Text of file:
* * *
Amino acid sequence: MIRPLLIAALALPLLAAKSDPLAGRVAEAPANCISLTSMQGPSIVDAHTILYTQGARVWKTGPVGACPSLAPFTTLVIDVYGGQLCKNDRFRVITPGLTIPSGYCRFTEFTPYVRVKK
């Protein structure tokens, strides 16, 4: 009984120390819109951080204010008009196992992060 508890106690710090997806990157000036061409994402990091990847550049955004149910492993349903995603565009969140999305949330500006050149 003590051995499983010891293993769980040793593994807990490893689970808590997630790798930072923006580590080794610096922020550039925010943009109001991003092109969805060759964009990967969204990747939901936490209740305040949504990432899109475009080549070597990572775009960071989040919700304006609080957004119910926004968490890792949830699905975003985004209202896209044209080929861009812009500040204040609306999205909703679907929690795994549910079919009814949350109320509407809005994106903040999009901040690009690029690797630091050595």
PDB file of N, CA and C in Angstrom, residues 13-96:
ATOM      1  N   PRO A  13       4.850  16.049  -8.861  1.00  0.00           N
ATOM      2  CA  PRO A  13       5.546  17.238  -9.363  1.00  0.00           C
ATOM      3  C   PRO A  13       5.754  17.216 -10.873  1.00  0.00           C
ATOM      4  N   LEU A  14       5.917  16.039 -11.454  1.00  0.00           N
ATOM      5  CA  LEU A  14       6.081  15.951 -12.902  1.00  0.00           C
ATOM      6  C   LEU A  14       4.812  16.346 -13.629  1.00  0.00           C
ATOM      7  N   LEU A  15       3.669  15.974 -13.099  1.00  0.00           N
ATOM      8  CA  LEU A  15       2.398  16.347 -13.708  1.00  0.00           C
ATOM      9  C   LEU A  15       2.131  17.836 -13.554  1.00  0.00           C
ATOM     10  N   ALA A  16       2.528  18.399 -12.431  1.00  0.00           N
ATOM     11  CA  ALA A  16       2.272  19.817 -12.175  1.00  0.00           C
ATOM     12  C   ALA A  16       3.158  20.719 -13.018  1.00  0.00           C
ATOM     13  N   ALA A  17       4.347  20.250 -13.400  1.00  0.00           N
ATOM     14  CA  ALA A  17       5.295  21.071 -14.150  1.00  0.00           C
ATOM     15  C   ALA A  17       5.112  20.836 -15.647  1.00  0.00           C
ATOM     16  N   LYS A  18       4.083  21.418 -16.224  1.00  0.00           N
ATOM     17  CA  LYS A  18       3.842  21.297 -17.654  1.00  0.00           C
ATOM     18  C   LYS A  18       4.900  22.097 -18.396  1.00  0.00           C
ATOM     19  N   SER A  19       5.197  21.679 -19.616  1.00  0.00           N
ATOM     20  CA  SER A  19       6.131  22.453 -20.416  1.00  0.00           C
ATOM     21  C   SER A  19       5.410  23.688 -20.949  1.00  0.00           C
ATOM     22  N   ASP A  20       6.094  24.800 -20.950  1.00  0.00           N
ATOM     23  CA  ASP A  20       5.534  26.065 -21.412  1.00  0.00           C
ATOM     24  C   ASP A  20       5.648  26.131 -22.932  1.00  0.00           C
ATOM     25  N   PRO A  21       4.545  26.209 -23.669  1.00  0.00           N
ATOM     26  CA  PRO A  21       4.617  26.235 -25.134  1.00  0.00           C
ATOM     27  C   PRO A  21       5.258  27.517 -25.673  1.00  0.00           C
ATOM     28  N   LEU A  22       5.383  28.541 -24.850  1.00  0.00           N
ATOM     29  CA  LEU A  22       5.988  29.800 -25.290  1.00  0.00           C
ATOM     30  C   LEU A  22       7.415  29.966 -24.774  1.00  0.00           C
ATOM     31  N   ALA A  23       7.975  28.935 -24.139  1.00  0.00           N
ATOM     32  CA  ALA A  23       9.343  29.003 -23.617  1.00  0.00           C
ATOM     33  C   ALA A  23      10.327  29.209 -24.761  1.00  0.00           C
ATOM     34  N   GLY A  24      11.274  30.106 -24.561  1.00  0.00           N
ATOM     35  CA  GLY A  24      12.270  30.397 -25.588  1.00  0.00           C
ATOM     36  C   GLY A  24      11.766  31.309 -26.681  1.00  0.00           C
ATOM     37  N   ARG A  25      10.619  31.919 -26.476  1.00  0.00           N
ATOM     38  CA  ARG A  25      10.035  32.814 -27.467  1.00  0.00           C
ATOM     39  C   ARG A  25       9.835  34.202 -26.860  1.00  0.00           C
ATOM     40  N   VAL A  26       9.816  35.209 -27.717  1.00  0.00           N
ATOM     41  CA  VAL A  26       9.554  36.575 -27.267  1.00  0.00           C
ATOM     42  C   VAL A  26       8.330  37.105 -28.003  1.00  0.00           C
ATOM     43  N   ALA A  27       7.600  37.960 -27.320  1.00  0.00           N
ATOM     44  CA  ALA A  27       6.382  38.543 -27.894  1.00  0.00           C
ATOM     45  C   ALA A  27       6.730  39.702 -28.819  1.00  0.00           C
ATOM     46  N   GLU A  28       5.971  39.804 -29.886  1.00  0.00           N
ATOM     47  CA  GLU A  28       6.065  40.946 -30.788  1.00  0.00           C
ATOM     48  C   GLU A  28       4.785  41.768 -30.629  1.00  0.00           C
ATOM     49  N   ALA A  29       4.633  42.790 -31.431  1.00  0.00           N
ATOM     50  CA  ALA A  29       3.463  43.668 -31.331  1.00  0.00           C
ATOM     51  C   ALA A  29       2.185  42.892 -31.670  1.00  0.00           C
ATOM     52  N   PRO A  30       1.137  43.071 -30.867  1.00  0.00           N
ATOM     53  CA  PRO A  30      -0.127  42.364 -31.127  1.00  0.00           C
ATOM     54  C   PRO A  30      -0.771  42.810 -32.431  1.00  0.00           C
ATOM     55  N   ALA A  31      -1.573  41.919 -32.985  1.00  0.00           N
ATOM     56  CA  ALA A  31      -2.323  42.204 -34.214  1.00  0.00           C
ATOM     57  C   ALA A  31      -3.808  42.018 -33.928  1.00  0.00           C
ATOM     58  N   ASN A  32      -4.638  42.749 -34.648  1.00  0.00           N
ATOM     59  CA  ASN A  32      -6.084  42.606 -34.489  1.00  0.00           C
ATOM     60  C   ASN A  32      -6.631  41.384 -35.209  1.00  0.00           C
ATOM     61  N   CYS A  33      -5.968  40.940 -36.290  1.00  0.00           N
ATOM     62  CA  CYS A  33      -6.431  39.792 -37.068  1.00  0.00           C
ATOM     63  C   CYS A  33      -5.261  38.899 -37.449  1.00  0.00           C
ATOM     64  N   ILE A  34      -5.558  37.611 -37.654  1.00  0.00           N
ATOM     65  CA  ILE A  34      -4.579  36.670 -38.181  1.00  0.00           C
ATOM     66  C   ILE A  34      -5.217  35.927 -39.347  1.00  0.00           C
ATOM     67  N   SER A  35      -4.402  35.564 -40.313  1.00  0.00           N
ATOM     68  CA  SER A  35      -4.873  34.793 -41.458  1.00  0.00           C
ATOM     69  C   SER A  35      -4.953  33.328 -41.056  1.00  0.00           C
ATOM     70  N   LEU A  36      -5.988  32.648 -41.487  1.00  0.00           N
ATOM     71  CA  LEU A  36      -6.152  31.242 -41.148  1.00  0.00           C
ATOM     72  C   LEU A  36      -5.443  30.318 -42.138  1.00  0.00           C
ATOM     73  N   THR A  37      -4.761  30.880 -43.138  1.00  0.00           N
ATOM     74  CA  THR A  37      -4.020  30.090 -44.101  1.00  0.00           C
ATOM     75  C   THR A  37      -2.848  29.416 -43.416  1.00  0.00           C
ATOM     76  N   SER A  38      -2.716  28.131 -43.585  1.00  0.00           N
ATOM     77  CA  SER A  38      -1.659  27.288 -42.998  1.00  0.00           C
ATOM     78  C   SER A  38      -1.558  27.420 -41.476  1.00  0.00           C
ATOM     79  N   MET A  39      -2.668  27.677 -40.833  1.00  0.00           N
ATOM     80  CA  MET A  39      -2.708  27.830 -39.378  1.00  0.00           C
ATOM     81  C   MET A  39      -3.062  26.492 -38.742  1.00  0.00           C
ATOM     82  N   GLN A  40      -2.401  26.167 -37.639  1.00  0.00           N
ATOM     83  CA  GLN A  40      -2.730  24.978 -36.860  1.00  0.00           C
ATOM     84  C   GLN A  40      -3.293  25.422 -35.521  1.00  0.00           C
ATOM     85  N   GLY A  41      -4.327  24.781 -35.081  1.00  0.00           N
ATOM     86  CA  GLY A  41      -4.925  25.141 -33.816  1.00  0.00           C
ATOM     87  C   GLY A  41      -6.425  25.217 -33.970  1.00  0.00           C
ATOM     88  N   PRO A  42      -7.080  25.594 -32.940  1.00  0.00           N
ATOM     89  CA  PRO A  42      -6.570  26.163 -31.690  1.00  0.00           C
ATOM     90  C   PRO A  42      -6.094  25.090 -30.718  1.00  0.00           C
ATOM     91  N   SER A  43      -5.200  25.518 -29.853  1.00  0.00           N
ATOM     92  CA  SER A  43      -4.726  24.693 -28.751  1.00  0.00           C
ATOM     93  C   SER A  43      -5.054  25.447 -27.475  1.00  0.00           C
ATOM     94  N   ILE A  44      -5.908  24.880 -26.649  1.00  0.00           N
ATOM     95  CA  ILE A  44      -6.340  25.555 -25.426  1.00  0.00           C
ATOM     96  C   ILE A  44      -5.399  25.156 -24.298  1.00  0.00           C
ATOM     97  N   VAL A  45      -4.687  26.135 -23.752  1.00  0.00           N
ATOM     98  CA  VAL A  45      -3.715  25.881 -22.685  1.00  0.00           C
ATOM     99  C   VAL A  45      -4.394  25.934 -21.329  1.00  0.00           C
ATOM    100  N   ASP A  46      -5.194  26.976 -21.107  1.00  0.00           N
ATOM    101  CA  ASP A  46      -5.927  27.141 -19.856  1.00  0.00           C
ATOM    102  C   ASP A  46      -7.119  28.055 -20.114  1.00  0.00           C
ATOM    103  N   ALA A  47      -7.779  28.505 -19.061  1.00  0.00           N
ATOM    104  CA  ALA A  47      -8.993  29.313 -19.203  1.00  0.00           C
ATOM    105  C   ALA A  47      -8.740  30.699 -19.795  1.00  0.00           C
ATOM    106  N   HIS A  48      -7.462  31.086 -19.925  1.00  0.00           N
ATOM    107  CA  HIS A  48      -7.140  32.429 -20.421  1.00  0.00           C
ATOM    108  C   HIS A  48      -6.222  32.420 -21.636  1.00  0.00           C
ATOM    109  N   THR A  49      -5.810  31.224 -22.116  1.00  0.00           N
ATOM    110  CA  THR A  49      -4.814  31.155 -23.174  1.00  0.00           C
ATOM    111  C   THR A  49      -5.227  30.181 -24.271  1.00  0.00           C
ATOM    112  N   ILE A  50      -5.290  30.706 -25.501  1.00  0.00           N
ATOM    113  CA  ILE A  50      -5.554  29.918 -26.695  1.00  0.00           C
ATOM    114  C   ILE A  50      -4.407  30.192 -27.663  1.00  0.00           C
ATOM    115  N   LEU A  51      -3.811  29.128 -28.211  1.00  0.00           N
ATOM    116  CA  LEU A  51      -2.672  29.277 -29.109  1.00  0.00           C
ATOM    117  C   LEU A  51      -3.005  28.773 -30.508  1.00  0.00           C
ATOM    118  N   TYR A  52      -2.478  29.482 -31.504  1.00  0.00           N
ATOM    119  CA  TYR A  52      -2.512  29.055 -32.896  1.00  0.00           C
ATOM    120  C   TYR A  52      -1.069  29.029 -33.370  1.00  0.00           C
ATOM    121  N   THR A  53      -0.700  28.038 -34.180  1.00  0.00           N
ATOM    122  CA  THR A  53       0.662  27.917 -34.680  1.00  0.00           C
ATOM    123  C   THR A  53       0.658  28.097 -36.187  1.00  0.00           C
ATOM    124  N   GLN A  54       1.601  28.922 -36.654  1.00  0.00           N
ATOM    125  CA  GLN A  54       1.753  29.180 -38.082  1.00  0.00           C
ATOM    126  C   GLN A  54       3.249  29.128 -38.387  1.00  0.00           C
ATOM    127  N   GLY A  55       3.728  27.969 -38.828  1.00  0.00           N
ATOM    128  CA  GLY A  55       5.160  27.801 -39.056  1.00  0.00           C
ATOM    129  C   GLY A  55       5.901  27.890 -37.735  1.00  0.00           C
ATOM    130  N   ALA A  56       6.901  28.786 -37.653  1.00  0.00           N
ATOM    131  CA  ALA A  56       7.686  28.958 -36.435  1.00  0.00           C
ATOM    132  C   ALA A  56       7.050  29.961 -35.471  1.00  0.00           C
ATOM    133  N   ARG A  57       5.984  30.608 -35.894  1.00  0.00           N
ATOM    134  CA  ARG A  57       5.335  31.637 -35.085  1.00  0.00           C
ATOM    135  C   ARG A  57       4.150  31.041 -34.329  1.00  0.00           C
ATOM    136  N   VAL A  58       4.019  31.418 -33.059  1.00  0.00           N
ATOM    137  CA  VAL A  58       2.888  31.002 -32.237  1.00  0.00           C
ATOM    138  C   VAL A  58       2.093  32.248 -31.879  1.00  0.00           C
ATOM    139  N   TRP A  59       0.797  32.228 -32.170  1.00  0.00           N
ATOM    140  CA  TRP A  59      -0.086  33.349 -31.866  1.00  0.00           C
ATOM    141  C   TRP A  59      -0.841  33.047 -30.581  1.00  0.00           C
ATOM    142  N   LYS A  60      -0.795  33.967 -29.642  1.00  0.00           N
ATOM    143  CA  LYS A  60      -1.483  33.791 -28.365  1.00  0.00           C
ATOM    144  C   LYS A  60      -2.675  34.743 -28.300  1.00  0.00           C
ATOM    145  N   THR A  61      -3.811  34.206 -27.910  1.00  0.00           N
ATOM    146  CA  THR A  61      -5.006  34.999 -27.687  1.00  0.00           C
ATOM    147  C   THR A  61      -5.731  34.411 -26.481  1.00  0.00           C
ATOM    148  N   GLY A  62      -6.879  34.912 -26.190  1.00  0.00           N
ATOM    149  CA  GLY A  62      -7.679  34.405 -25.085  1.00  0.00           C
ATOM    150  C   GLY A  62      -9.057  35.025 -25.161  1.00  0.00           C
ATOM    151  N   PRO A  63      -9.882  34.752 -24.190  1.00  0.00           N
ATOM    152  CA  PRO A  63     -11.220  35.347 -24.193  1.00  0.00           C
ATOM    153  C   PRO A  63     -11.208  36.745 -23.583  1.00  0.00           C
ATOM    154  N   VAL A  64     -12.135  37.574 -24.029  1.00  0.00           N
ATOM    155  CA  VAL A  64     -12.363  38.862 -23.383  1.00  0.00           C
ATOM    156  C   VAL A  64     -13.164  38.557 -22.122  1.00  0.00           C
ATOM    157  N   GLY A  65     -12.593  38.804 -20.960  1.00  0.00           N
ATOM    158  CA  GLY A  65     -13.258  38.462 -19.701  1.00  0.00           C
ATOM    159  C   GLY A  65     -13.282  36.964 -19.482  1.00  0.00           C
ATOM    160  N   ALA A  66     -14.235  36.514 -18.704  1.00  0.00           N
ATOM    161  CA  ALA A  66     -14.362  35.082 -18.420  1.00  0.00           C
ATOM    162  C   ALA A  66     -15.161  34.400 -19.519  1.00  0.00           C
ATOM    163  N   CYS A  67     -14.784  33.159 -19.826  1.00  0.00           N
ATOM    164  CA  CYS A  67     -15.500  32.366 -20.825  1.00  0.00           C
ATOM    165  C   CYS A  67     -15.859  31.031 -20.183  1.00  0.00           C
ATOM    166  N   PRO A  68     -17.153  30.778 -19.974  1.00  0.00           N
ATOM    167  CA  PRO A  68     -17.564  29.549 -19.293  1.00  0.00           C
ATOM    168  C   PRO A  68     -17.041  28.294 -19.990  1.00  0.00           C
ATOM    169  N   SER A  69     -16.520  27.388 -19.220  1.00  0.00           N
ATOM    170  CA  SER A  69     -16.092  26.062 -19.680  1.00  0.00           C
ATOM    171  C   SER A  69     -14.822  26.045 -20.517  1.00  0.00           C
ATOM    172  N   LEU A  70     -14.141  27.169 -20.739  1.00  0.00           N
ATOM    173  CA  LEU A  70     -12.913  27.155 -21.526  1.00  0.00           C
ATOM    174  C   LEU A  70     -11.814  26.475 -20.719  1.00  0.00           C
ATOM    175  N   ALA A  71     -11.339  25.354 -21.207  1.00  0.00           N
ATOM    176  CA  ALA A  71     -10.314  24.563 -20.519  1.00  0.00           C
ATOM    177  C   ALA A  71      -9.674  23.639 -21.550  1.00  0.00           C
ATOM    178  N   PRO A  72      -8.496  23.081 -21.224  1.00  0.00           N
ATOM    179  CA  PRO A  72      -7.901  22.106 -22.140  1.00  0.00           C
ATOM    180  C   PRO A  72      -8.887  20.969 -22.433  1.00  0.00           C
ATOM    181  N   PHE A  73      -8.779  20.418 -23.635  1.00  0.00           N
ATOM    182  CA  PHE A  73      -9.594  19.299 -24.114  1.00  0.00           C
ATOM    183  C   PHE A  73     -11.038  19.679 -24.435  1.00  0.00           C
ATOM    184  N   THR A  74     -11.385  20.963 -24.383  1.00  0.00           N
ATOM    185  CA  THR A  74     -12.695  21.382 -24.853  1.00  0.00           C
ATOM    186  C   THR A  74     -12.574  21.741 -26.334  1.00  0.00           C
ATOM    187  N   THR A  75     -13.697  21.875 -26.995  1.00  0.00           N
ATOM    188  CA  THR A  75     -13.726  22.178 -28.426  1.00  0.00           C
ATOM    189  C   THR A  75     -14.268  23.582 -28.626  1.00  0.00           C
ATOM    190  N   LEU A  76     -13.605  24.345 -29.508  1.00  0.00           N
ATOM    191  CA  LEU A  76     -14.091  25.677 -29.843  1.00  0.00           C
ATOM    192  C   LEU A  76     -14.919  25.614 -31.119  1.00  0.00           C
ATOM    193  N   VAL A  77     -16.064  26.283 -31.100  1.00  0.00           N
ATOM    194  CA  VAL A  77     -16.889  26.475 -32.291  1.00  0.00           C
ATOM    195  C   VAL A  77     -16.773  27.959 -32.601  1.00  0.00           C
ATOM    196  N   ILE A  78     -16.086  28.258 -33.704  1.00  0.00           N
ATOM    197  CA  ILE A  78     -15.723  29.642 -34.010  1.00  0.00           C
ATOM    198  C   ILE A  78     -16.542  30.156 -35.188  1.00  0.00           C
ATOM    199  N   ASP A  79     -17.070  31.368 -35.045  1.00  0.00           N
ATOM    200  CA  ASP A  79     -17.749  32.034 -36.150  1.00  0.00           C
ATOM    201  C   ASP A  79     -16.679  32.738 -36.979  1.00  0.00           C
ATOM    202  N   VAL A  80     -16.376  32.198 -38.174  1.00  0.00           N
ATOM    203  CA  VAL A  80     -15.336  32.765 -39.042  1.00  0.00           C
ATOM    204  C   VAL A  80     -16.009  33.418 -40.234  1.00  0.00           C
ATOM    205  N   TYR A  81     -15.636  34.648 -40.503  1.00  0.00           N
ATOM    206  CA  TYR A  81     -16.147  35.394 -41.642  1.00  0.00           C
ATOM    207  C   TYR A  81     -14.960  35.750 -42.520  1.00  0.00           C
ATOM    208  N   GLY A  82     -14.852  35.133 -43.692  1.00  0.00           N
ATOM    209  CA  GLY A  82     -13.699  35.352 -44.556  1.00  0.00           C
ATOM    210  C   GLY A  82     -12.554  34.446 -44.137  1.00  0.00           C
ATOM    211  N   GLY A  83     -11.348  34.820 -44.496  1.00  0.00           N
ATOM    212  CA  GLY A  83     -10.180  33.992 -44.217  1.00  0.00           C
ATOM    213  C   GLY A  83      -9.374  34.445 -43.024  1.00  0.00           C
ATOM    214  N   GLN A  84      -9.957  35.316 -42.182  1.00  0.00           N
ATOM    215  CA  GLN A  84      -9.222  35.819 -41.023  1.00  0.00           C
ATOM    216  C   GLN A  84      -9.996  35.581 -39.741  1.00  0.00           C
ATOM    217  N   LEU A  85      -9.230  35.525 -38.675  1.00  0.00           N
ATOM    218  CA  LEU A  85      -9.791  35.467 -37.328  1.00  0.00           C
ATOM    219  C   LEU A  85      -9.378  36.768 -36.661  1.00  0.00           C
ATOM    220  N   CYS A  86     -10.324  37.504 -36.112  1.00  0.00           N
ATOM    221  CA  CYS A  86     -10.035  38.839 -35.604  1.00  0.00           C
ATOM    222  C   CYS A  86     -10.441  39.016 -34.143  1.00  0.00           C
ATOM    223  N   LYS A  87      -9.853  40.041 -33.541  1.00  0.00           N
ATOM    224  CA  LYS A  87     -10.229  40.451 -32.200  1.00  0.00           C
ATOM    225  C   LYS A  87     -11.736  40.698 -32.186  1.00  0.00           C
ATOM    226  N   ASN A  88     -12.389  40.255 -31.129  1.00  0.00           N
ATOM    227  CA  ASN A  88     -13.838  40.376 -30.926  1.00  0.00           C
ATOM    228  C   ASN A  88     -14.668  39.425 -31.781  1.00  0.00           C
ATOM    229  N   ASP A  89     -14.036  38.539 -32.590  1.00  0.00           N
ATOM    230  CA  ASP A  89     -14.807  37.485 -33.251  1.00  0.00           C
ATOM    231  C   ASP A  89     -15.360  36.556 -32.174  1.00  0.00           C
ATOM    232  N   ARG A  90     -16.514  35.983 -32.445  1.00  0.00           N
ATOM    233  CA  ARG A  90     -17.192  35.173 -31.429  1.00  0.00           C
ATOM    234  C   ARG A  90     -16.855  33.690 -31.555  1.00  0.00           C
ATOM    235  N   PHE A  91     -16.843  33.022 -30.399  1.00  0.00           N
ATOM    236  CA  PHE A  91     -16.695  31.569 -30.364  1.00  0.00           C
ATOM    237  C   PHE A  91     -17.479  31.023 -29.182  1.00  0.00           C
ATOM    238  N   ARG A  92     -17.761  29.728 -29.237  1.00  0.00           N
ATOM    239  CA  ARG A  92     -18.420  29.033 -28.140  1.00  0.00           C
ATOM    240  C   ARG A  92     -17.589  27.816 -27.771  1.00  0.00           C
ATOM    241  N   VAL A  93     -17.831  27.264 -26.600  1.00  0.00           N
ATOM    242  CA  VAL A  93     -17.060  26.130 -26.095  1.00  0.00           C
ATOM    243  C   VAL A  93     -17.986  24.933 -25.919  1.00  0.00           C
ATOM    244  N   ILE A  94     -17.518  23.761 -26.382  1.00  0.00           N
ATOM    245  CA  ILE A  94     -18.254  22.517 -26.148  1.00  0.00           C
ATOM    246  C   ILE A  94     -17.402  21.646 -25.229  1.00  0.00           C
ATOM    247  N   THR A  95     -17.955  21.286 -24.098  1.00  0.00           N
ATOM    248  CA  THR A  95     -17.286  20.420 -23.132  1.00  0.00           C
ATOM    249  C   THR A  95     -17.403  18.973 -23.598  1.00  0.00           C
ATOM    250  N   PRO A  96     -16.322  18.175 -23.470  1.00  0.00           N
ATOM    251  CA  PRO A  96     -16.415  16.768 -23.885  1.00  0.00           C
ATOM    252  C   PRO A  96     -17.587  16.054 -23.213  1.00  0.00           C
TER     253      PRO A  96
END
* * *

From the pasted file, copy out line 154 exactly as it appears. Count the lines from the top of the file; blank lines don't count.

ATOM    151  N   PRO A  63      -9.882  34.752 -24.190  1.00  0.00           N